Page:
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Rachel Posner LeMay, November/December 2017

 

What is your current position, and what do you find the most fulfilling about it?

Currently I hold two positions: I work full-time as a clinical psychologist for the 87th Medical Group at Joint Base McGuire-Dix-Lakehurst and part-time as an adjunct professor in the Psychology department at TCNJ. I find

these positions to be extremely fulfilling, as they allow me to exercise both my interest in clinical work and service as well as education and mentorship. Many therapy clients I work with have had deployment experiences. It is very rewarding to provide services to strengthen the health and resilience of those currently serving our country. Additionally, I am thrilled to teach a trauma seminar in the same  department where I received my undergraduate education. In this position, I feel lucky to have the opportunity to educate future psychologists, but also to contribute to a more trauma-informed society.

Can you describe your path from TCNJ to your current position as a Clinical Psychologist? What steps and career moves got you where you are today?

I knew I wanted to go to graduate school even before I started college. Thus, I focused on making myself a competitive applicant throughout my undergraduate experience. I took opportunities to learn more about the field, gain some clinical skills, and contribute to research. To accomplish this goal, I volunteered at CONTACT, Mercer county’s suicide hotline, interned with Princeton Hospice, and worked in the Romantic Relationships Research (RRR) lab. Following TCNJ, I attended Indiana University of Pennsylvania for my clinical Psy.D. It was here that I began to develop an interest and focused training in psychological trauma. I sought out various training experiences to support this interest, including working with college student survivors of sexual assault, working in community mental health, and training in trauma-focused cognitive behavioral therapy (TF-CBT) at the Center for Traumatic Stress in Pittsburgh. I completed my predoctoral internship and postdoctoral fellowship at Temple University’s counseling center, participating on the Sexual Assault Counseling and Education (SACE) unit. Diverse experiences like these have prepared me well to work with our military service members.

What was the most valuable lesson you learned while at TCNJ?

The most important lesson I learned as a student at TCNJ was the value of mentors. In college, you are assigned an advisor; however, I found that when I identified professors who I hoped to emulate, I adopted them as mentors. This involved showing up to office hours, volunteering for events, and taking a leading role in Psi Chi. One such professor for me was Dr. Candice Feiring, who runs the Romantic Relationship Research lab at TCNJ. It was her guidance and support that helped me forge my path to graduate school, professionally and personally. A good mentor can be crucial to success, by providing insight into the field, opportunities to boost experience, and emotional support to build confidence.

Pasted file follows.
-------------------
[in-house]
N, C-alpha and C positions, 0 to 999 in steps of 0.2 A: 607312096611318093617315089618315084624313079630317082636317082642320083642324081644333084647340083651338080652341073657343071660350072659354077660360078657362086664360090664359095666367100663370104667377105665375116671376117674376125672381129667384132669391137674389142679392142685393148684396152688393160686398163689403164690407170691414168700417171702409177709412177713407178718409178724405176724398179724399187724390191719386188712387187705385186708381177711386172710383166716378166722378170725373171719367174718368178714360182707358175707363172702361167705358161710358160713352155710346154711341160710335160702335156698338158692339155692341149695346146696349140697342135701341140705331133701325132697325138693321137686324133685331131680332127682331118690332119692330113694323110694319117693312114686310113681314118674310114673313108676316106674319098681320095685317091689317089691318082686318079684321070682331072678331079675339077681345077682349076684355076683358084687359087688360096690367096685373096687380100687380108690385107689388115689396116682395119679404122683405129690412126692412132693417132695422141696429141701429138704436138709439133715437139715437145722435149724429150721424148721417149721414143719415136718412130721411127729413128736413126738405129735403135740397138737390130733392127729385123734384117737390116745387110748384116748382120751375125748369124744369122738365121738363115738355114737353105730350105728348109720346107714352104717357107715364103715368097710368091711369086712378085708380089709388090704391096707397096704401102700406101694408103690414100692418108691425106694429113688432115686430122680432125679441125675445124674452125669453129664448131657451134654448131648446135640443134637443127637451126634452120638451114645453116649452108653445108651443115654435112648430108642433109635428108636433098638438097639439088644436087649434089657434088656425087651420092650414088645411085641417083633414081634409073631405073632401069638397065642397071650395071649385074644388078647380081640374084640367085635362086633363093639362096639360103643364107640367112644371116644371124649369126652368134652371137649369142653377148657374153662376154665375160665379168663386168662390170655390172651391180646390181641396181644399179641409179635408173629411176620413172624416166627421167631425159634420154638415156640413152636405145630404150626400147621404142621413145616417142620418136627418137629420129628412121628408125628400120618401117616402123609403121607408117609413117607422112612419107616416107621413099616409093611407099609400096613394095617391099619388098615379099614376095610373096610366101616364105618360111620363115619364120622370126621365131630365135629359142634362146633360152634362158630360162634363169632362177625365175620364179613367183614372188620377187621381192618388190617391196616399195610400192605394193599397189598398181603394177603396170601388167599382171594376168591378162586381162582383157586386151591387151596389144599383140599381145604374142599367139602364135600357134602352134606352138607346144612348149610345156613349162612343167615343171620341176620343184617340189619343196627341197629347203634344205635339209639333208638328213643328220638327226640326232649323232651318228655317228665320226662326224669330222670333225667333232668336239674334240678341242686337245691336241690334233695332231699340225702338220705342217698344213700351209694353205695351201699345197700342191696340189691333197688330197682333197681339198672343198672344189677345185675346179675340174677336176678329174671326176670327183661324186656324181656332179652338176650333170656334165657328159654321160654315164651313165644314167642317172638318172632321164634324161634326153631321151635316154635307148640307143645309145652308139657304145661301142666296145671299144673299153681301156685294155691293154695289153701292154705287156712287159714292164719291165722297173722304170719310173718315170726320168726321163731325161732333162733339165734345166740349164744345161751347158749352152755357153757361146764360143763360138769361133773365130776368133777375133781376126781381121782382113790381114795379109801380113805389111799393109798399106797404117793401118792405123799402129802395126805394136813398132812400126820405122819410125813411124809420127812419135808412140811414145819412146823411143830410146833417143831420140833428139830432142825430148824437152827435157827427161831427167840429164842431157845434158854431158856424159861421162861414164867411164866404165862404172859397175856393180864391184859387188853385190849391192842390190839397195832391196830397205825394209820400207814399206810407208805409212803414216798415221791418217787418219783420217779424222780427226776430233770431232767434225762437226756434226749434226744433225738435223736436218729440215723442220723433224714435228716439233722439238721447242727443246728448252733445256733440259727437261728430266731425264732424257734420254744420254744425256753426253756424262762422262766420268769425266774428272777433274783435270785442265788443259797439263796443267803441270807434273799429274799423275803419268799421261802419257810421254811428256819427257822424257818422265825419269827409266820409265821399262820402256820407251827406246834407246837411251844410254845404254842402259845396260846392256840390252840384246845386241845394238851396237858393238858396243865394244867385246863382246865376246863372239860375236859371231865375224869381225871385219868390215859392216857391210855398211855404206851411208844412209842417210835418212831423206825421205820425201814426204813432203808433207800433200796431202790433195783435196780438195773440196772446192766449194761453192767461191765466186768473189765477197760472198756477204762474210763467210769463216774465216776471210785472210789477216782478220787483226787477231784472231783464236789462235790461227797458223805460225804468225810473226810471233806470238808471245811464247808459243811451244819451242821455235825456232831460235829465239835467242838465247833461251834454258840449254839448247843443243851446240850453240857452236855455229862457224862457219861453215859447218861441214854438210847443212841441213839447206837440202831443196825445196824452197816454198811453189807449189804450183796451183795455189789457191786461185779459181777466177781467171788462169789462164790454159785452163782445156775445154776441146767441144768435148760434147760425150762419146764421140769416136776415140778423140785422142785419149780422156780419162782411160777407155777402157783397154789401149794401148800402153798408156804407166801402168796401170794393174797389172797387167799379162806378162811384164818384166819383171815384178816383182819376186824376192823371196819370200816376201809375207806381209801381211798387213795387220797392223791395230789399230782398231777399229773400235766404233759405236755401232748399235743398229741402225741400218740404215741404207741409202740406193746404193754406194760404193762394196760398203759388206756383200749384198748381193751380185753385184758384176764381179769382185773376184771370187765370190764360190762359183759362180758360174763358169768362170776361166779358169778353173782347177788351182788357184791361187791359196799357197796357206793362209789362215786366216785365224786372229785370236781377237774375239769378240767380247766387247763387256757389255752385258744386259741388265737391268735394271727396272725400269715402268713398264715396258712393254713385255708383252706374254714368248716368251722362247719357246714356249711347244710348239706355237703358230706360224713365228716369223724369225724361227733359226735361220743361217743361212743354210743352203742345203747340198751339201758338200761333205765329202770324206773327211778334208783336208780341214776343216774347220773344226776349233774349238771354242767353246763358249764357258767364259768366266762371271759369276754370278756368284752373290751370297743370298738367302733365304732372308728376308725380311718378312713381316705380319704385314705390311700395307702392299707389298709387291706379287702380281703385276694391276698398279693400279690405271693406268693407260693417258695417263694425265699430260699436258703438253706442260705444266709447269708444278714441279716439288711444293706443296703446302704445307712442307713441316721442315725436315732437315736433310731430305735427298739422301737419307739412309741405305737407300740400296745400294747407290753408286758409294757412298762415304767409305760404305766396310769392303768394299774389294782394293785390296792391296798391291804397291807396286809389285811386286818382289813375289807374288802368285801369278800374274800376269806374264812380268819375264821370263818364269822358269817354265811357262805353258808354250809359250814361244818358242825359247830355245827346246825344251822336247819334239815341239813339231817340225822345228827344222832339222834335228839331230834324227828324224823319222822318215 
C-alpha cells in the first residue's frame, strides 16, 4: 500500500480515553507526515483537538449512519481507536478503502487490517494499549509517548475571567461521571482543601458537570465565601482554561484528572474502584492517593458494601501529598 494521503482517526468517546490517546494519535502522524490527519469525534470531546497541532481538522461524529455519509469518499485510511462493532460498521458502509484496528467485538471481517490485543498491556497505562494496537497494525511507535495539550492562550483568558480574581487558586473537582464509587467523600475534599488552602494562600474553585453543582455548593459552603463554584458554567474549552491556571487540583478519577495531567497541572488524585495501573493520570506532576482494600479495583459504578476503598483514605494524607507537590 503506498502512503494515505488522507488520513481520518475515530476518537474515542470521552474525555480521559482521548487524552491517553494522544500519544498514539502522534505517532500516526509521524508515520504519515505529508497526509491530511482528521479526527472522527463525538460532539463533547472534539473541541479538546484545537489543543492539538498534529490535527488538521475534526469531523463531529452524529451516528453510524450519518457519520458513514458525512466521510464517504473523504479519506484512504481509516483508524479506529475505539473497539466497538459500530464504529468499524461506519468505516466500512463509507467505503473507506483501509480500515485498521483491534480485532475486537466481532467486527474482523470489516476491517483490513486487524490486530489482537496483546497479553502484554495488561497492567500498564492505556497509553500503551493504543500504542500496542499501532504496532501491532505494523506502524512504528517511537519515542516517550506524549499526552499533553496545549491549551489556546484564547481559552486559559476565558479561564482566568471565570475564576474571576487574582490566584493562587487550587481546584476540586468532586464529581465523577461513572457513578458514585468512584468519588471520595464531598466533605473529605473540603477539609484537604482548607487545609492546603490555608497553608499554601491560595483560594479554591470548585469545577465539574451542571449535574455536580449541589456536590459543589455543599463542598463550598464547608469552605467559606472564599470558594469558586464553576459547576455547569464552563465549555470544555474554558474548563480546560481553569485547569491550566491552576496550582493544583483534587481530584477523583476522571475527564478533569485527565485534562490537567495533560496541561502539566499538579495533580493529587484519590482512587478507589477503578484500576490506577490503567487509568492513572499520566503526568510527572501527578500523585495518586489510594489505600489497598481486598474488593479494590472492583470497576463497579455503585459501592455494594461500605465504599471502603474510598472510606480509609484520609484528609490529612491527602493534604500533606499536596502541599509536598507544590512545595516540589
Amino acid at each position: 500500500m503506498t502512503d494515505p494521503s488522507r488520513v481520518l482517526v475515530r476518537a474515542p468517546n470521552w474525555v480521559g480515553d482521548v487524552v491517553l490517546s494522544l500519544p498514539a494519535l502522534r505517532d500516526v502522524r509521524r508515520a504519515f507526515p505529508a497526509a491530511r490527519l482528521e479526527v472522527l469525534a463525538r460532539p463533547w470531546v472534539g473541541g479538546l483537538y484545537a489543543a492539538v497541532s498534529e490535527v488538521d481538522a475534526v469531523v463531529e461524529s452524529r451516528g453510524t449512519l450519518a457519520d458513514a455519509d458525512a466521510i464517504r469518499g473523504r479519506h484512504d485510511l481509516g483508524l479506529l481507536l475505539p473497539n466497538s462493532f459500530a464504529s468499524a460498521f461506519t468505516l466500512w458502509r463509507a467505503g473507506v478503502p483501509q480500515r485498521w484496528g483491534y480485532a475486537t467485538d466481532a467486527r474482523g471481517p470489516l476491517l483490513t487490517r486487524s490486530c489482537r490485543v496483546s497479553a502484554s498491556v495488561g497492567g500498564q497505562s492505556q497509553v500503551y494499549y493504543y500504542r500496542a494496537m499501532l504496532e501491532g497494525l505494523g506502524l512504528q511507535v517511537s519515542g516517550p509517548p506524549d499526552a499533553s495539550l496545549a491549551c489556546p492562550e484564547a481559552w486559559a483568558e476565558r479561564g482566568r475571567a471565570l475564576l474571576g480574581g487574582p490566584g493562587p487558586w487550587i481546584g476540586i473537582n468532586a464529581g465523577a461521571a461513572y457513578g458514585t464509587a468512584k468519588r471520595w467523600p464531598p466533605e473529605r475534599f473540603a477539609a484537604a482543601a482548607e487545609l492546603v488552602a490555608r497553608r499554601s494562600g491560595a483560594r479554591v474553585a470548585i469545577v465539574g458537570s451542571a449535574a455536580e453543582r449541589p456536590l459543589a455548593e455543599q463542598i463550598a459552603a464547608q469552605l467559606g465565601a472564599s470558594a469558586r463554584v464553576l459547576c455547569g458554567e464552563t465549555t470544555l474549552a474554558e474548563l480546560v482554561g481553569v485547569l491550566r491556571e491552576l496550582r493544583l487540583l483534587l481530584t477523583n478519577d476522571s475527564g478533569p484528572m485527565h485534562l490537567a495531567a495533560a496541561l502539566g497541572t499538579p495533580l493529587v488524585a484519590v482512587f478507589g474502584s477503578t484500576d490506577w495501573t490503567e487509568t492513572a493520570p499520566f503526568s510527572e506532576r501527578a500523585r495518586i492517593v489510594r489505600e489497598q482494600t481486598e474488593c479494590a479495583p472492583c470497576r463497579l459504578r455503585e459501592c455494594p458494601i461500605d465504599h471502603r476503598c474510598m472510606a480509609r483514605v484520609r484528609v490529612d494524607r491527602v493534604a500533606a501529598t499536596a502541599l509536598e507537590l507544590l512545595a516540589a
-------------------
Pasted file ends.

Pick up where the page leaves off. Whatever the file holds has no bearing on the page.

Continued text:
What is your favorite memory from your time at TCNJ?

In my time at TCNJ, I developed a love and lust for travel. As a psychologist, I was always deeply interested in other cultures, and people in general. During college, I had the fortunate opportunities to travel to Central America, Europe, and the Middle East. While my studies were a priority, it is often these extracurricular experiences that teach the most, and provide new life perspectives. Traveling is more than just “seeing the world,” but pushing yourself outside of your comfort zone, making connections with people much different than yourself, and challenging yourself to see from a different point of view; consequently, these are all attributes of a good therapist

What advice can you give to current students at TCNJ?

Be kind to yourself. I am very familiar with the caliber of the average TCNJ student. With this intelligence and aptitude often comes pressure and competition. To achieve our goals, we need supporters; you can play part of that role. Practicing self-compassion can help you to develop patience and understanding for yourself, which will allow you to identify your passions, challenge yourself, and improve your self-confidence. This is critical to your success in a demanding field.

 

 

 

 

 


Interview by Maddie Anthes,  November/December, 2017.

 

 

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